The history of the Petrified Forest, designated a national park in 1962, is one of commercialism and vandalism.

In the 1890s, a mill was erected in the park to crush the stones into industrial grinding powder.Before it was named a national monument in 1906, visitors removed the stones by carloads, polished them up and sold them to tourists.

In that regard, not much has changed. Today, petrified wood found outside the park boundaries is shined up for the tourist trade at the park's two visitor centers.

The wood, of course, is the main attraction here, and there is plenty of it. You can do just about anything with it but pocket it.

This 93,533 acres of parkland are located near the towns of Chambers and Holbrook, off Interstate 40. A $5 admission (good for a week) will get a carload inside, and a number of points of interest offer a full day of sightseeing.

The first is the Painted Desert Rim Trail, which winds between Tawa and Kachina Points. While the bands of purple, scarlet and pink tints look beautiful from the air-conditioned comfort of a car, visitors need to feel the prickly heat, crunch the soft clay beneath their feet and allow the wind to wipe their sweaty brow.

Here, too, you can check out the petrified wood for the first time.

The biggest concentrations of petrified wood, though, are at Jasper Forest Overlook, the Crystal Forest, the Long Logs and the Giant Logs' Loops.

These dead forests of petrified trees, which look similar to today's sequoias and pine trees, were petrified 225 million years ago, during the late Triassic Period - the beginning of the Age of the Dinosaurs.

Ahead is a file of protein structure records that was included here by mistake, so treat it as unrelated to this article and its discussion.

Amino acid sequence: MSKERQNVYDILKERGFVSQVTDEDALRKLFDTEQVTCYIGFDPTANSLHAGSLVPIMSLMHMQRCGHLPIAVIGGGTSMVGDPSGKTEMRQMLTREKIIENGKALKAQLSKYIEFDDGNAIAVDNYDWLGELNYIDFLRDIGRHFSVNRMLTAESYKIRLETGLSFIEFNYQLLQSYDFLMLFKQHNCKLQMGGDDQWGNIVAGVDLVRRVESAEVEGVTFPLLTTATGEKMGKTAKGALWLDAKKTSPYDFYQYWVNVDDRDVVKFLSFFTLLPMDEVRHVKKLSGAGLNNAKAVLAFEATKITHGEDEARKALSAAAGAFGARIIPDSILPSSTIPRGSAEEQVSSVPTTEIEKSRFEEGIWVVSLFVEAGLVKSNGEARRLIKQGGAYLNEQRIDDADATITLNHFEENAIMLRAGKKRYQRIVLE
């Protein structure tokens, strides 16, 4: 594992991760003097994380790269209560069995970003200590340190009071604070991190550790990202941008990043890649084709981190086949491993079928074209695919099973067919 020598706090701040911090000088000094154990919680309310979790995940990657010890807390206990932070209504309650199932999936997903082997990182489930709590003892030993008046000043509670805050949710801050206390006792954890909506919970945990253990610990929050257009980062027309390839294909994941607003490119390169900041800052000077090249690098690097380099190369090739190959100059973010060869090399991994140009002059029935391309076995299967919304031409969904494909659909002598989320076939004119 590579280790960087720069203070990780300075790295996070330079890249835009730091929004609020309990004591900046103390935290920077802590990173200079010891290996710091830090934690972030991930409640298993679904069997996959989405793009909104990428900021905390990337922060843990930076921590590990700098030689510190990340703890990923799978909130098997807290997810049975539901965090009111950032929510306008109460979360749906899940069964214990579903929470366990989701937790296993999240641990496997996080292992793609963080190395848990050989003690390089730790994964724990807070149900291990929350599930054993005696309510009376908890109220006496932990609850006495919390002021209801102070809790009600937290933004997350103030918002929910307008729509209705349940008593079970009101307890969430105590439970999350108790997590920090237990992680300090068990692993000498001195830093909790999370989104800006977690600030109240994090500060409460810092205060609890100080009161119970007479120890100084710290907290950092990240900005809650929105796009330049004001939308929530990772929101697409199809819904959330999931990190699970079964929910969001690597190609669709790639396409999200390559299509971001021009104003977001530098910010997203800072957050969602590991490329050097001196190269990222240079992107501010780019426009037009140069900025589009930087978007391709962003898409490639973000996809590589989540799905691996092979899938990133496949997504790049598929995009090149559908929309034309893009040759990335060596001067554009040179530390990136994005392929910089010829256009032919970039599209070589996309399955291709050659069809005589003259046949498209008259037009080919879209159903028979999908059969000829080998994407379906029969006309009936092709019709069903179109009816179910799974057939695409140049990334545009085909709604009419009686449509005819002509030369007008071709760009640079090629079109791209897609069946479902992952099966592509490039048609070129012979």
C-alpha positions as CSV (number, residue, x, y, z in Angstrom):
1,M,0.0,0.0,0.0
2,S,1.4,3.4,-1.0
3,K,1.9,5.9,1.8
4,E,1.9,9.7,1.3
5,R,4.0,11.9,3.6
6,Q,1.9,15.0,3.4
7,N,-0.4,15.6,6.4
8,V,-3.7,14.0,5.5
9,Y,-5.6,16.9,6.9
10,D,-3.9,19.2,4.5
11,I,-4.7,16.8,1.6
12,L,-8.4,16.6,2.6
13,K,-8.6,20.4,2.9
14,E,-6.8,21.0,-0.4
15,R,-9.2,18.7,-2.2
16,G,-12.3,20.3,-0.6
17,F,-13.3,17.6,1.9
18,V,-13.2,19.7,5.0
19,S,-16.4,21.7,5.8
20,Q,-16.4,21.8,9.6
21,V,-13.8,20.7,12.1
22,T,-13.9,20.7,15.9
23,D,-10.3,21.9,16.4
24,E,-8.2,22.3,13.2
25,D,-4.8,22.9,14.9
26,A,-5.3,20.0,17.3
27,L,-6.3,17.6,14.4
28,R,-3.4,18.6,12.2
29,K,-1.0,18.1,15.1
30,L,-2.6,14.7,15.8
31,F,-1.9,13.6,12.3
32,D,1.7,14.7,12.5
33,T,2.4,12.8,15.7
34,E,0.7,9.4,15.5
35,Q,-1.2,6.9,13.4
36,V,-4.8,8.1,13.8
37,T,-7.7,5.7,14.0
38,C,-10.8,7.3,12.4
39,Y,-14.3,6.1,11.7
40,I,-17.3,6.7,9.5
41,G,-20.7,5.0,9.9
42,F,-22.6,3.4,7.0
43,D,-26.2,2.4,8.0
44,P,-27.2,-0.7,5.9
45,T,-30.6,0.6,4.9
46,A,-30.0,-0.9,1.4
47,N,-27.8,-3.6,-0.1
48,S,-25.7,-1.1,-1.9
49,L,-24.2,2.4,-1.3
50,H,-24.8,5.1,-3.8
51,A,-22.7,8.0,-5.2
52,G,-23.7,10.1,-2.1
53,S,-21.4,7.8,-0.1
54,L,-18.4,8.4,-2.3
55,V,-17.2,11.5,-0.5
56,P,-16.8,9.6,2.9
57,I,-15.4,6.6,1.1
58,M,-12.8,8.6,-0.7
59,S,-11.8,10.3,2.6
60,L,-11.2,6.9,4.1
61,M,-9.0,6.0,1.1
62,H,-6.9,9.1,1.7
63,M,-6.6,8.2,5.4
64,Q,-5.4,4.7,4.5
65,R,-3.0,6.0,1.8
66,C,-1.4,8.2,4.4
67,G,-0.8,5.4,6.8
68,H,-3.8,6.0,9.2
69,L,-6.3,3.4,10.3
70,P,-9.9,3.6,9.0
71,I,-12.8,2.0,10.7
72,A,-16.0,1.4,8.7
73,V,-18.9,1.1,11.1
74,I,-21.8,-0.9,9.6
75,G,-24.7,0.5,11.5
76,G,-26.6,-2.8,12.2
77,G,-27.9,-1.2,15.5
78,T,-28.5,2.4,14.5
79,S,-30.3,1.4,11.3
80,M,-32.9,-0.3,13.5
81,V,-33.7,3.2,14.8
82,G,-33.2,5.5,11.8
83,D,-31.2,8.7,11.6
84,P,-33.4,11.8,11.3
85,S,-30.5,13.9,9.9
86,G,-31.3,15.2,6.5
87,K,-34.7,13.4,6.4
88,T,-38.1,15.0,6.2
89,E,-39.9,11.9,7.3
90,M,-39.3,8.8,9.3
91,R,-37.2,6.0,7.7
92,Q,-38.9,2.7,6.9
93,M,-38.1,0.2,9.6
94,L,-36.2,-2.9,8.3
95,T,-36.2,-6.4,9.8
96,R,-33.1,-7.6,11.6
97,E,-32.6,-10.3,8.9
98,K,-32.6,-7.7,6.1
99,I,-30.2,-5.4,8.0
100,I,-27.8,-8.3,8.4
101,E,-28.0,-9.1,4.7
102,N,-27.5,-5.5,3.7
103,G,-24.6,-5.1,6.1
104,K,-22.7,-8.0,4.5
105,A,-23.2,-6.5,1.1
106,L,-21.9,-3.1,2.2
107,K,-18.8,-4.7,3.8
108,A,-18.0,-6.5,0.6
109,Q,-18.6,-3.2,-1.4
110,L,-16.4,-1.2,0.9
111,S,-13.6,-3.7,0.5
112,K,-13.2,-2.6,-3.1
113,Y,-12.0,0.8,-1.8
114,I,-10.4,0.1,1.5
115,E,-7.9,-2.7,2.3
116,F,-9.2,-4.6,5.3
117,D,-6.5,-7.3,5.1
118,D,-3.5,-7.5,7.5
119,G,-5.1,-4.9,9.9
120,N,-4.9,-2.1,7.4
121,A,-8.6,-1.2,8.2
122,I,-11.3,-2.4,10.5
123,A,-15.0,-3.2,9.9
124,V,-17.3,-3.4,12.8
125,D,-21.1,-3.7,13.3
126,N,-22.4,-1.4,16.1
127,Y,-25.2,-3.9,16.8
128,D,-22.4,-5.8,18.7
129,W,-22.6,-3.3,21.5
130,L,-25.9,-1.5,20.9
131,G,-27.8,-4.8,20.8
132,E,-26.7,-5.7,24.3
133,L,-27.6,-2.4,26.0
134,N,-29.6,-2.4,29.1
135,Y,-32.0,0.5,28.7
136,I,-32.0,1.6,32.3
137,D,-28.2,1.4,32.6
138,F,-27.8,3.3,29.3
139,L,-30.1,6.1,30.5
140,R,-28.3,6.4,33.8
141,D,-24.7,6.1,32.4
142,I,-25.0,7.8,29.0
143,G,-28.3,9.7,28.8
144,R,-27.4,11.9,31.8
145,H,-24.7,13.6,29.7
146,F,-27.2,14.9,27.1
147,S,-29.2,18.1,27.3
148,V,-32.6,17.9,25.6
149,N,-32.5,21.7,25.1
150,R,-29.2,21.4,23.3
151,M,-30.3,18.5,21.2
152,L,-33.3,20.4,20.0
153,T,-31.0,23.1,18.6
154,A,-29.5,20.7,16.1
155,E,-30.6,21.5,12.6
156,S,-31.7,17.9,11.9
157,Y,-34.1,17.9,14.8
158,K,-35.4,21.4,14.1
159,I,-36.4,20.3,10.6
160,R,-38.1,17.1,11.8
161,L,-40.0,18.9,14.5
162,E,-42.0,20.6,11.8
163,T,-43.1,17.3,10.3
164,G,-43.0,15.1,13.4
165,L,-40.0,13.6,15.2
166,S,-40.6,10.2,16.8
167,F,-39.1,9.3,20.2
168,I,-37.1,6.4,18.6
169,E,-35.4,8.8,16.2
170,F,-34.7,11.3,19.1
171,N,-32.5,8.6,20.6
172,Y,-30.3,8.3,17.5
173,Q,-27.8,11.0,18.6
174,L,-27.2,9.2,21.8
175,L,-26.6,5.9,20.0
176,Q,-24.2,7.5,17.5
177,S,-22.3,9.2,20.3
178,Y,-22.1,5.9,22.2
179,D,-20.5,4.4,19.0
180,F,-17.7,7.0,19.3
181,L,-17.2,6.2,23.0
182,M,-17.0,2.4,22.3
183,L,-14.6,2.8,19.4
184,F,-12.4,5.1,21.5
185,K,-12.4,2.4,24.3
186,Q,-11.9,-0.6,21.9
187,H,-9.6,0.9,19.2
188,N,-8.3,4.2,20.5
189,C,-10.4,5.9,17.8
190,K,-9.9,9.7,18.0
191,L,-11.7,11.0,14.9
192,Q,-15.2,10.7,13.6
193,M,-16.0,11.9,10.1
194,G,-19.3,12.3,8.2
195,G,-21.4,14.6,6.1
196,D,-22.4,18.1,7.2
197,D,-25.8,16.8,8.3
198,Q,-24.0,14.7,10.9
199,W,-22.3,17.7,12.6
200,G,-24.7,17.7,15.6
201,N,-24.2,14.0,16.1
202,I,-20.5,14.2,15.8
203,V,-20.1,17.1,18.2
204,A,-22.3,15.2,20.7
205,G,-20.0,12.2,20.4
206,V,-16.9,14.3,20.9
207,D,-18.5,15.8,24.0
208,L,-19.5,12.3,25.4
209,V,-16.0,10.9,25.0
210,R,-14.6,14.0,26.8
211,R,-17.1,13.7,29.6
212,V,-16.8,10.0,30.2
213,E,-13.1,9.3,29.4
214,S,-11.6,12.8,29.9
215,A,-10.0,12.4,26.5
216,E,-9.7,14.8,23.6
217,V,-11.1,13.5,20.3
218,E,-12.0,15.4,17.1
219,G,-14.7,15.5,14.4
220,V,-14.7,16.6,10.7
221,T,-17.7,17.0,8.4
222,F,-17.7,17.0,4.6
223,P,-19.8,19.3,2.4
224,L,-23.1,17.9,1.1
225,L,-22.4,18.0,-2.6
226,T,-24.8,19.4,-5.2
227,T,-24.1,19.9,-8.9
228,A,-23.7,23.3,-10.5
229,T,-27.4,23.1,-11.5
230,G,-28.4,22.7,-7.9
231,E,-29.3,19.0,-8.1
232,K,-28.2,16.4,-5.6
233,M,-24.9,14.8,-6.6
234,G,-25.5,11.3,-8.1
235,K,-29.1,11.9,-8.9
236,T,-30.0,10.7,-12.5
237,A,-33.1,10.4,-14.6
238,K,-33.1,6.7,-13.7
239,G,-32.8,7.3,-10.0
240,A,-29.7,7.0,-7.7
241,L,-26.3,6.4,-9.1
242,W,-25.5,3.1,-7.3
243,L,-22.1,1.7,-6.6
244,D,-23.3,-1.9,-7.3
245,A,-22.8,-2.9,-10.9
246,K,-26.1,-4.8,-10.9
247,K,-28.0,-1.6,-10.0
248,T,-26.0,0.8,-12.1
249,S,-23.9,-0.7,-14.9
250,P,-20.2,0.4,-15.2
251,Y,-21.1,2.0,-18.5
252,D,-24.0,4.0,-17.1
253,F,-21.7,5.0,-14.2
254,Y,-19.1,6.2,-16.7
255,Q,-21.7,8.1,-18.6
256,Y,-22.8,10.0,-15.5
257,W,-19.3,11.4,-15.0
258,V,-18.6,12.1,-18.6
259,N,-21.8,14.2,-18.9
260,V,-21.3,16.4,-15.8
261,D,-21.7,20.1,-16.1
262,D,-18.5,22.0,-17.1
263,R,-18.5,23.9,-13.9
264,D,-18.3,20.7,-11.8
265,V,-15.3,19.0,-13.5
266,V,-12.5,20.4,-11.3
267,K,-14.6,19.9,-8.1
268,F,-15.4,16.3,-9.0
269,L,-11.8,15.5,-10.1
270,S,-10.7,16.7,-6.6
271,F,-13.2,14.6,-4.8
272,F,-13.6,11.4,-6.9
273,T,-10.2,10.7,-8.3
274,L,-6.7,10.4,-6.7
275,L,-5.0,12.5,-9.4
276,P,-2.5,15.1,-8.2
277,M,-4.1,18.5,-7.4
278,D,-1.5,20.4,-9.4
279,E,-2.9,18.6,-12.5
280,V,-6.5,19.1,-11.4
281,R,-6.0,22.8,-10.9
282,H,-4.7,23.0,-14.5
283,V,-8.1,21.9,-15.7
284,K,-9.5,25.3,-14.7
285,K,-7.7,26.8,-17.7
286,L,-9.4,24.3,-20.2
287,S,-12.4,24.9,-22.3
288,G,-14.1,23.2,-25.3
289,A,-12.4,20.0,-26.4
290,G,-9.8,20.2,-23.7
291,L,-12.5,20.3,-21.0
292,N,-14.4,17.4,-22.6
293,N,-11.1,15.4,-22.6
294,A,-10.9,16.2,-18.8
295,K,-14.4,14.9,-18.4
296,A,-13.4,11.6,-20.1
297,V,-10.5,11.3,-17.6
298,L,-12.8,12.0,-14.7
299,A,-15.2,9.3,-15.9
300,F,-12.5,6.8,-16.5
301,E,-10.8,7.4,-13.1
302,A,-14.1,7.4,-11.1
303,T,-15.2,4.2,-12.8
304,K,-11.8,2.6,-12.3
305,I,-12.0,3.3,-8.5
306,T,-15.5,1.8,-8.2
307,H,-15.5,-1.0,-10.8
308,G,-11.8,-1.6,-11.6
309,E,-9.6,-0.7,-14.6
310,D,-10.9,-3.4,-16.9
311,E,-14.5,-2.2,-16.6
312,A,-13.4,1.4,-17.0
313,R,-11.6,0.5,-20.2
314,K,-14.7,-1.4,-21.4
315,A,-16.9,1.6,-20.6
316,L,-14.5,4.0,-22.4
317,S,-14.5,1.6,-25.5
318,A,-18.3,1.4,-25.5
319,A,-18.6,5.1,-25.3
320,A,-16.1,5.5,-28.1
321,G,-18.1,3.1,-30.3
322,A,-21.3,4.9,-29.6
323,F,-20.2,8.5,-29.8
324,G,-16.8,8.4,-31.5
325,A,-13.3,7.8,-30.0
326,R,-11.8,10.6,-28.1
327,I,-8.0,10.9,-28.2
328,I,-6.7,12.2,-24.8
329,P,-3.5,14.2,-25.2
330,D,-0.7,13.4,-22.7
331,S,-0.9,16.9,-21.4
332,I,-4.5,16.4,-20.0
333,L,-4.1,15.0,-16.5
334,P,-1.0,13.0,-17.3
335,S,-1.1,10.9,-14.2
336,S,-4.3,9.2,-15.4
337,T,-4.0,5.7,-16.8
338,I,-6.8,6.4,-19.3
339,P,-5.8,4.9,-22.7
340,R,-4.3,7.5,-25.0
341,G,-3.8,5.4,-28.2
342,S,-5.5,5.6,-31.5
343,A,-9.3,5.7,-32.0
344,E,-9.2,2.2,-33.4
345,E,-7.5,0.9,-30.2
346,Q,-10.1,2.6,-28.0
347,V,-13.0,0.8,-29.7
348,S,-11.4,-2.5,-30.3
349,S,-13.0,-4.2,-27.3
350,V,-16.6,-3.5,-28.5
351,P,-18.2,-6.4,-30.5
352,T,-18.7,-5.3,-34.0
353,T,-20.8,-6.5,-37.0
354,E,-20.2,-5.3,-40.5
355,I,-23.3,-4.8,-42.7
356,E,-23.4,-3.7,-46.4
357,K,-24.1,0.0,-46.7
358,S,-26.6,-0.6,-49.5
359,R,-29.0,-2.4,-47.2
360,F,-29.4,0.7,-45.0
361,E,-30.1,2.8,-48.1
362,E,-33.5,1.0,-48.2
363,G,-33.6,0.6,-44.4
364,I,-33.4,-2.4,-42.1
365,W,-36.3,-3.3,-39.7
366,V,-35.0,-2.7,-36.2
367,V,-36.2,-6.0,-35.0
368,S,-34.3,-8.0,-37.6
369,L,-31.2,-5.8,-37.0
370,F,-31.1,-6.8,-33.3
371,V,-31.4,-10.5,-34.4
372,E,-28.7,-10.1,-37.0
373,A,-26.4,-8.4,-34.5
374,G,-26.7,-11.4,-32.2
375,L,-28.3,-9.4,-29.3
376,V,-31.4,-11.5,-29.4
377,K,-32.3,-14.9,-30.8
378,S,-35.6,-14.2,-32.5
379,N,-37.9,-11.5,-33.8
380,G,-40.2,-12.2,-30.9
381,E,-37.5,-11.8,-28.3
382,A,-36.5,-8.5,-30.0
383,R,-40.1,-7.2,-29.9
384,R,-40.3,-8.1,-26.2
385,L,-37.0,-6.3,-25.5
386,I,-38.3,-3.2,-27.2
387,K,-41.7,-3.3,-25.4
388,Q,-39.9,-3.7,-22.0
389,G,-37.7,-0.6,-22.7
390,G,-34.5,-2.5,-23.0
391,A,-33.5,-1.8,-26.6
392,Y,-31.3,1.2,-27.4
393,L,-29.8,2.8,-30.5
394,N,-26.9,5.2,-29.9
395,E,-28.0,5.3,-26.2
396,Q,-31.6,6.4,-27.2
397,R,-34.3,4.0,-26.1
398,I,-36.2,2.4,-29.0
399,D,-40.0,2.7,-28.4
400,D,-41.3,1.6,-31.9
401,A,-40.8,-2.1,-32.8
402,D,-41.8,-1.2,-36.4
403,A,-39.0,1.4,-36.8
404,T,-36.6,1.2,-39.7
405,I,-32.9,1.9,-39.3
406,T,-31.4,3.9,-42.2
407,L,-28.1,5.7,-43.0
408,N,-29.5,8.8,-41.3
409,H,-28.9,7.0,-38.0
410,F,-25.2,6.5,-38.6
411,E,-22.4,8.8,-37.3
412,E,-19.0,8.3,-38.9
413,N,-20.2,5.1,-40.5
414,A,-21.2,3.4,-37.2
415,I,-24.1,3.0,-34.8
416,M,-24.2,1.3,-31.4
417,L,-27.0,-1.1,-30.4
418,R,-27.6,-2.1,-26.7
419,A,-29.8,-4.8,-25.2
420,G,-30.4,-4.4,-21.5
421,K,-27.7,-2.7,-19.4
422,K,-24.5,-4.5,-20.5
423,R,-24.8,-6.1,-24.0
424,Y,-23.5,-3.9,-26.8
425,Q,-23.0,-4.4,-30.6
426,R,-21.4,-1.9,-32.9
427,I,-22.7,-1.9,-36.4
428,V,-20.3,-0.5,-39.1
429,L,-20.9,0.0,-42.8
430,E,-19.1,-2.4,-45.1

At that time, northeastern Arizona was a vast flood plain with lush ferns and many trees, which gradually died, fell to the ground, and were washed away to nearby swamps where they were buried by clay and silt.

Silica, contained in the ash of nearby volcanoes, combined with the swamp water to form microscopic quartz crystals inside the wood, to slowly petrify the logs. Other minerals that seeped in along with the silica gave the wood its spectacular colors.

In time, the clay was worn away by the rain and wind, revealing the petrified logs.

Another attraction at the Petrified National Forest is the Blue Mesa Badlands, appropriately named because they truly look blue - or gloriously purple - in the morning sun. The afternoon sun makes them look more granite-colored.

While these Badlands can be seen from the road above, it can be an experience at the bottom, too, which requires some hiking. Here you can see where rainwater has raced down the hillsides, creating intricate patterns and miniature ravines. The volcanic ash crumbles easily in your fingers, and in terms of geological time, the Blue Mesa Badlands won't be here for long.

What looks impregnable at a distance is ephemeral up close.

There is only one attraction to which tourists are denied access, although they can see it from a short distance away. Despite all the literature to the contrary, visitors no longer can walk down to one of the main features of the park, Newspaper Rock, where the ancient petroglyphs (rock paintings) of the Anasazi Indians are located.

An art form created by the Anasazi, or ancient ones, the petroglyphs were made by chipping through the desert varnish, which is a dark mineral stain covering the lighter rock surfaces.

Three years ago, a cave-in closed the trail to Newspaper Rock and it was never cleared. Vandalism had been a problem before the cave-in, so park people decided not to re-open the trail in hopes of discouraging further vandalism, according to Glenn Gossard, a park ranger.

The initials of vandals mar the prehistoric etchings of the Anasazi.

But he points to other petroglyphs that can be found among the rocks at the base of the Puerco Indian ruins, another feature of the park. Here, the Anasazi built a 76-room pueblo centuries ago, and this was partially reconstructed by the Civilian Conservation Corps in the 1930s.